• Viserys’ finger is now gangrenous as well, as if the throne, which he pricked in the last episode, has physically come out to destroy it.

• Rhaenys’ sentence, “Men would sooner put the world in the torch than see a woman on the Iron Throne” appears to be a direct response to what we eventually see Daenerys do in Season 8 of Game of thrones – Put the torch in the kingdom to keep it for itself.

• Laena and Viserys around the park yielded some interesting hints about what’s to come, such as: dragons. Vhagar, the largest and fiercest living dragon, which Tyrion Lannister claims is so large that you can ride a horse below, is located somewhere on the coast of Westeros, although Viserys does not know exactly where. He never rode Vhagar, who was boarded by Queen Vicinia, wife (and sister) of Aegon the Conqueror. But if the series follows George RR Martin Dragon House In this regard, you will end up with another woman on her back.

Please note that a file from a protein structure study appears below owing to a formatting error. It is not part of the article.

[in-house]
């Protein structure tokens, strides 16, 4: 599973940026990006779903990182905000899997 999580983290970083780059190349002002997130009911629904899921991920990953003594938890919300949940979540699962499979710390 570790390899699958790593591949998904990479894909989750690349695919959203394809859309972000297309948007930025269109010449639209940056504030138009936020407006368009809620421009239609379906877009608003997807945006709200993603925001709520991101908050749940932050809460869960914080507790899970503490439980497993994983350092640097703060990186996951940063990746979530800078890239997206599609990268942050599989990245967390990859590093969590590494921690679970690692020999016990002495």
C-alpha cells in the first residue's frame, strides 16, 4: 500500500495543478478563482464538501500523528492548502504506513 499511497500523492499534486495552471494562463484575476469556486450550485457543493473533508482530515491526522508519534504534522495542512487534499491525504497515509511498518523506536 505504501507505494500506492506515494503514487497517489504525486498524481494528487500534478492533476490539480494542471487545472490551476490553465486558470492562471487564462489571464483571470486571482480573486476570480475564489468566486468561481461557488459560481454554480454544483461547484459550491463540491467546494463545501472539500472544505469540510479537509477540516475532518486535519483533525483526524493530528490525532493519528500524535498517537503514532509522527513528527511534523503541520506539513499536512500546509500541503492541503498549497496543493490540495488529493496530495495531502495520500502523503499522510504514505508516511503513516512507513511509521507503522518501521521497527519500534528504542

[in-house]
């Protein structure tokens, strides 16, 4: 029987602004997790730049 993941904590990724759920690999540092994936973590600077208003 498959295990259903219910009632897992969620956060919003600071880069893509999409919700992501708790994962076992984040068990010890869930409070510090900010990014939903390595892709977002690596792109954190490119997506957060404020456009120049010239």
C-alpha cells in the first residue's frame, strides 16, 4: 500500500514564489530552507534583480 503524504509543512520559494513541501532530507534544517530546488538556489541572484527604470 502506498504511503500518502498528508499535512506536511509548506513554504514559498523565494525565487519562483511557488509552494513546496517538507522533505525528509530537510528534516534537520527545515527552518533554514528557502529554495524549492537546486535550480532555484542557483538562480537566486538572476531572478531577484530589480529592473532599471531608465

• Damon invited Viserys to his wedding, but he has not yet asked Mesaria for her hand. He also claims that there is a baby girl, but she is not pregnant and points out that she did something to make herself sterile (pregnancy would be a huge risk in her profession). Now she is angry with Daemon for taking her to a misty and miserable island and using her as a pawn. It looks just like the fate of every other bitch in this universe.

• Finally, some smarts! “Did you call me on Driftmark to remind me of my low status, or was there another reason?”